by Jonathan Singer, Thu Dec 28, 2006 at 10:05:06 AM EST
In The New York Times today, James Risen offers a paean to Oregon Republican Senator Gordon Smith, who earlier this month offered a rhetorical attack on American policy in Iraq. To briefly excerpt, Risen calls Smith's "one of the most passionate and surprising speeches about the war in Iraq yet delivered in Congress" and an "incendiary and marked a stunning break with the president". He also writes that "his somber cadence resonated in a way that made political Washington take notice" and that "Mr. Smith may have signaled that some moderate Republicans in the Senate are poised to break openly with the White House on the war, just as President Bush is seeking a new strategy to deal with the bloody stalemate in Iraq."
There is little question that Sen. Smith's speech -- along with the spate of books on Iraq that came out in the late summer and early fall (most notably Bob Woodward's Denial), the growing bloodshed in Iraq, the release of the Iraq Study Group's report, and the election results from November 7 -- helped change the debate over American involvement in the country. No longer does the President use the phrase, "Stay the Course." No longer does the White House insist we are "winning."
Yet while the debate over Iraq has shifted, the reality of the situation -- both on the ground and in Washington -- has not. President Bush is no more willing to begin the redeployment of American troops than he was six months ago; in fact, he is attempting to mount an escalation by sending even more American troops into Iraq. U.S. forces continue to bear an increasingly large burden, with more American soldiers dying every day in Iraq than at any point since April 2004. Significant violent attacks in the country are being systematically underreported, with the ISG finding that on one day in July 93 attacks were reported to have occurred while in reality "a careful review of the reports for that single day brought to light more than 1,100 acts of violence."
Changing the tenor of the debate in Washington is neither alleviating the problems in Iraq nor actually forcing the President to take steps towards decreasing American involvement in the country. Even the fact that a majority of Americans support withdrawing troops and that Americans voted Democratic last month, at least in part in the hopes of sending a clear message to Washington that the current Iraq policies cannot be continued, has not been sufficient to cajole policymakers into truly changing course.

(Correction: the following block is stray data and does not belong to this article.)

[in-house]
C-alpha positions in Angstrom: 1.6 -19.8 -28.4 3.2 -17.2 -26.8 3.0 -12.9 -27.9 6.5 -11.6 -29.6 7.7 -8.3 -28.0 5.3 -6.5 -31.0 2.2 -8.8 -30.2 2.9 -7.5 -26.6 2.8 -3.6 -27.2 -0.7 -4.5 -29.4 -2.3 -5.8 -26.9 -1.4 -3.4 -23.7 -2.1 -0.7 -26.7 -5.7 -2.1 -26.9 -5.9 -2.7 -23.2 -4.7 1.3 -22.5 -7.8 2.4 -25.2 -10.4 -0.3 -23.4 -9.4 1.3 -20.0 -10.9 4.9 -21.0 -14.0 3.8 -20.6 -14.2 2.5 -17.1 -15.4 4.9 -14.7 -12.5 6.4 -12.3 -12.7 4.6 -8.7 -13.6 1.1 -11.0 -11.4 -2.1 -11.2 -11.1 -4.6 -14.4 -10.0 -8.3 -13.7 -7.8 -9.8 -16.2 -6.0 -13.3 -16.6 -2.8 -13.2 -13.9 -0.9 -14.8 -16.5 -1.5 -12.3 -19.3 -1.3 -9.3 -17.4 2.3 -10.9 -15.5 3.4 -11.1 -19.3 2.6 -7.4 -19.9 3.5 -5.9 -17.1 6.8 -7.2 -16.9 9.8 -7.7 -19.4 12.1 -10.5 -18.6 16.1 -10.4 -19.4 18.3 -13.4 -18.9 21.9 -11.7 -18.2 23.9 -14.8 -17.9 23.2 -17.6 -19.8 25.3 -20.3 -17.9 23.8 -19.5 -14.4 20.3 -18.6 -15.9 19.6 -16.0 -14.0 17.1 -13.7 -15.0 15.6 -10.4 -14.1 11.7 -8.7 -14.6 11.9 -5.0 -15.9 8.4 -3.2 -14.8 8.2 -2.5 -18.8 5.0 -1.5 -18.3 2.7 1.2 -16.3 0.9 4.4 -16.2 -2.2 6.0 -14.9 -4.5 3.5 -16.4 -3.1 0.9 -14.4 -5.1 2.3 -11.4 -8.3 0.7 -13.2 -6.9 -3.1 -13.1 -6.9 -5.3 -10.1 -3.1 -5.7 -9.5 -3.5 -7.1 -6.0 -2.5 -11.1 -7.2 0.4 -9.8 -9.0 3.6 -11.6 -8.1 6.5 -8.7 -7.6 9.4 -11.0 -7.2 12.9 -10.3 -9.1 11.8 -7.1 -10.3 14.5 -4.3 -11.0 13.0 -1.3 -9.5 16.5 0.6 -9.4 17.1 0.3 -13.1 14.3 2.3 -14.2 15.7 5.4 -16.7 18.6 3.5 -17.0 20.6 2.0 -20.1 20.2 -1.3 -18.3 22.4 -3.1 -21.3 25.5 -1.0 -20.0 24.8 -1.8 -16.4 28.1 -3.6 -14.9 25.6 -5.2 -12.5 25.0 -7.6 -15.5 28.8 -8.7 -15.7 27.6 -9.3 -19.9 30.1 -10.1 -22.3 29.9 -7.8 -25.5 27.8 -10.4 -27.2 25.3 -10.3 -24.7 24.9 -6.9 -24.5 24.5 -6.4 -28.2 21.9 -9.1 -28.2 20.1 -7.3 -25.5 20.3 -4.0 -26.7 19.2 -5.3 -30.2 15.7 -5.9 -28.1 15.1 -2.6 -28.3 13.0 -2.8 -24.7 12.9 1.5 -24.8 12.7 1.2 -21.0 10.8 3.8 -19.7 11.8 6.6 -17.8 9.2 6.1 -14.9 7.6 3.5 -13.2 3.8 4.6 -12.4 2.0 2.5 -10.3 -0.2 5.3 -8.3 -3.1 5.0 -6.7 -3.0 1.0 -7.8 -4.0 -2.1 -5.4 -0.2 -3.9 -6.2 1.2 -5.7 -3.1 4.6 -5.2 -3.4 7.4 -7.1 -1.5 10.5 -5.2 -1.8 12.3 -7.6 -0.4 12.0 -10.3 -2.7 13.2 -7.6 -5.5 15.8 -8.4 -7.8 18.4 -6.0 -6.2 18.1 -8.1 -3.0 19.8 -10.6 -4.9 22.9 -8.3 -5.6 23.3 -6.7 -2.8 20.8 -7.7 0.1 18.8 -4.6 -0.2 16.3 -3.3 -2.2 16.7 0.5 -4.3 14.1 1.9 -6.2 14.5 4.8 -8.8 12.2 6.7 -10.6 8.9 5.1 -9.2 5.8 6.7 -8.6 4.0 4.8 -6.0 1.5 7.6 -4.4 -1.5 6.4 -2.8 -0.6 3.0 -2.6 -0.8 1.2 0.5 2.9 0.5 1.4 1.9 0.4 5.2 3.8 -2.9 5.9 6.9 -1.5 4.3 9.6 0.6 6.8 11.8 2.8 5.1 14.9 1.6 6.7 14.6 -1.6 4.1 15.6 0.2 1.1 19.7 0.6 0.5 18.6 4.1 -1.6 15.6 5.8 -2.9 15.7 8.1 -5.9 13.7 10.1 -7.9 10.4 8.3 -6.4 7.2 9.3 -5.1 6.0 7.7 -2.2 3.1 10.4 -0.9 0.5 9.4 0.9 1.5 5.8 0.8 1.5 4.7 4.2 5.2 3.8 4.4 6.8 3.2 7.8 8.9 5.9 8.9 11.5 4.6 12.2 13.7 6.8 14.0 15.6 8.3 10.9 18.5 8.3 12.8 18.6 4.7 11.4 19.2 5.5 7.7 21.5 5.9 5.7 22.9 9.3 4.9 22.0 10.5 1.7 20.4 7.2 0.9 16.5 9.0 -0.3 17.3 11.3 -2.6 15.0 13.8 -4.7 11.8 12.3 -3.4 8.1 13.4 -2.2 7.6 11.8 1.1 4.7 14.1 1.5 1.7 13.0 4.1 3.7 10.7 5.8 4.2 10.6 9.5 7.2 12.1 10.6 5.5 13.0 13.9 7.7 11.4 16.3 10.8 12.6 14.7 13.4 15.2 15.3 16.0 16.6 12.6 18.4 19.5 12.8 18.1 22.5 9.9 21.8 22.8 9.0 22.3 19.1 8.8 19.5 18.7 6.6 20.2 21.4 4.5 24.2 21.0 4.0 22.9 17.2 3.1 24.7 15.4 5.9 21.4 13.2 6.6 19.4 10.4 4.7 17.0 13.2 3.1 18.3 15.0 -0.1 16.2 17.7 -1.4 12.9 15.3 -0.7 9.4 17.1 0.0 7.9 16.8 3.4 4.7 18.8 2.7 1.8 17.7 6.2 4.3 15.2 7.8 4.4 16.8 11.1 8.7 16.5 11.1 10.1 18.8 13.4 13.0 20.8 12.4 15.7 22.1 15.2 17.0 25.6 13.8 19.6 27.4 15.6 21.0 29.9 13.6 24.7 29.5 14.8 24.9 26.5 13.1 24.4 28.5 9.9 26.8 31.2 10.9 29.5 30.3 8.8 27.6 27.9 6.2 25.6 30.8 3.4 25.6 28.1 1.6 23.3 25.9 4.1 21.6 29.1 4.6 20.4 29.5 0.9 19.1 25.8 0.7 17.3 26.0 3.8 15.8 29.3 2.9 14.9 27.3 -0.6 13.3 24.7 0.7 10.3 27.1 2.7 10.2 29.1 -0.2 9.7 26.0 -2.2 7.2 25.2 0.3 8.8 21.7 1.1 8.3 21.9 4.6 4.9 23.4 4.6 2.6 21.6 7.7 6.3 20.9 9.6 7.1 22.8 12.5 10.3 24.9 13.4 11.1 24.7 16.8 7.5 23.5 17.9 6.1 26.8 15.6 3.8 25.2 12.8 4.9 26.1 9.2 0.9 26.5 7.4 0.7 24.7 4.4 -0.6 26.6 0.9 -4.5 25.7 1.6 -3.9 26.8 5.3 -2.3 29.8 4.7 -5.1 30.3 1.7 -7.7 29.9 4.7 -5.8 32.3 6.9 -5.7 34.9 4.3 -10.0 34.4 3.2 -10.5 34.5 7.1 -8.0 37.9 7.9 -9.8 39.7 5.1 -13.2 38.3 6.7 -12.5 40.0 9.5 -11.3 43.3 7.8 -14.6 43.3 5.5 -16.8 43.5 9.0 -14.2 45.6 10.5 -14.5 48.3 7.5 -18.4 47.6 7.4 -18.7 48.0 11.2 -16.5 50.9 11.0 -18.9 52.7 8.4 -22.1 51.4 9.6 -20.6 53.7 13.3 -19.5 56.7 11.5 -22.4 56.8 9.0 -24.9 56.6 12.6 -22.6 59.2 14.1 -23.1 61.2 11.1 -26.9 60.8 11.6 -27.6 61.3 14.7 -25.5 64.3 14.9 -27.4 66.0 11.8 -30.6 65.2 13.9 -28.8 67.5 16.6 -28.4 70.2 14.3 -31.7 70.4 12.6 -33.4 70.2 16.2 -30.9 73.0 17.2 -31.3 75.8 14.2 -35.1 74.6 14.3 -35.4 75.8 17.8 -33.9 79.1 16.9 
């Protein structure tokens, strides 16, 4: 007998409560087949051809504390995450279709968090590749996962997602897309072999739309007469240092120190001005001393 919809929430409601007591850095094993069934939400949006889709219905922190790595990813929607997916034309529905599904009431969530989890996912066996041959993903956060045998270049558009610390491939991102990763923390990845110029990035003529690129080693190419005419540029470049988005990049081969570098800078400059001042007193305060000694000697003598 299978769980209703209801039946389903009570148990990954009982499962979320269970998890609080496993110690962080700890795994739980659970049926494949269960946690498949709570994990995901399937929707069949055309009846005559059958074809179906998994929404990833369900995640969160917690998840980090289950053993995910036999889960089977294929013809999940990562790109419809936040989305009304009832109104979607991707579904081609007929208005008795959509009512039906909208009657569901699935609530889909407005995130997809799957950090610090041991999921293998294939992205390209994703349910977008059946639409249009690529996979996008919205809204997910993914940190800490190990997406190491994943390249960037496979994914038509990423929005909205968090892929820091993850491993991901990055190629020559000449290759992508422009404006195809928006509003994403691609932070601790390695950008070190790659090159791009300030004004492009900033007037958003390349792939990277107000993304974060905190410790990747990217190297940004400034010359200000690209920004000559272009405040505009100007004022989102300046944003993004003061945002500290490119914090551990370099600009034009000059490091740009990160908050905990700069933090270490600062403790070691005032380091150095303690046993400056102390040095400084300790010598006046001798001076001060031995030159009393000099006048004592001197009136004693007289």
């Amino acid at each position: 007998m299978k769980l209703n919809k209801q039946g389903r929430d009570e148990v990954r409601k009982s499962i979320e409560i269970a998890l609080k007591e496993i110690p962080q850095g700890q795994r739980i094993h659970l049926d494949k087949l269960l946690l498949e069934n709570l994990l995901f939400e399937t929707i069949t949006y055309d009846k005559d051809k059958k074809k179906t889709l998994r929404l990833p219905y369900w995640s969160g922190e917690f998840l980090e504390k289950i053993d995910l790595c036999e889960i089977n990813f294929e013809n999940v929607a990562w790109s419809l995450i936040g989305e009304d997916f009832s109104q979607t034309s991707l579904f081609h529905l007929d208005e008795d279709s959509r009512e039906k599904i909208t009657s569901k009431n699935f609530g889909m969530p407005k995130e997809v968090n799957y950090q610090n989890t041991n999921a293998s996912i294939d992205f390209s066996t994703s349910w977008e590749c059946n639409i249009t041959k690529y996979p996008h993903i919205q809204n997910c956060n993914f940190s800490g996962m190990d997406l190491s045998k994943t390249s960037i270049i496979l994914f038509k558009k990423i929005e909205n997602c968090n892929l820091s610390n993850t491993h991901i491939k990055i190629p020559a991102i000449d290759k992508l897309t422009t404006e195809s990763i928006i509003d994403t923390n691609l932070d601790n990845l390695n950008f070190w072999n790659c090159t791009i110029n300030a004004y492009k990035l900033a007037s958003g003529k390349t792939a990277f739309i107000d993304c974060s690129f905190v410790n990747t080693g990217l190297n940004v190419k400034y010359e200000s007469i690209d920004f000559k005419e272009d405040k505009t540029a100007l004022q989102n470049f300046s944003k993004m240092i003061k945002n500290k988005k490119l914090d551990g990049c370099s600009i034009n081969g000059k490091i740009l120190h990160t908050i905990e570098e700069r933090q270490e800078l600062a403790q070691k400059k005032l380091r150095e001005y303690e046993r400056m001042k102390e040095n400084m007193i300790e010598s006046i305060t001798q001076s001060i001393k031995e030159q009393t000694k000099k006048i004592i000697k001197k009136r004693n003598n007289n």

Given this situation, it is simply not sufficient to change the debate over Iraq. It's just not good enough. Real policy shifts must occur -- and soon -- so mere declarations and even sense of the House or Senate resolutions will not suffice. This goes both for the Republican "Up for Reelection in 2008/Change of Heart on Iraq" caucus as well as Democrats who genuinely believe in drawing down American forces but have thusfar been unwilling to take the steps necessary to ensure that happens. Congress must hold a vote on a firm timeline for the beginning of withdrawal of American forces. Even if Senate Republicans filibuster such a move, which I assume they would do, then at least there will be a clear record of their support for indefinite American involvement in Iraq.
It's no longer time for talk. It's time for action. Democrats in Congress can and should hold hearings on Iraq, because good policy rests on thorough investigations. But these hearings must culminate with legislation and votes -- not more discussion. Unless the Democrats begin to force the President's hand in one way or another, there will be no change before January 20, 2009.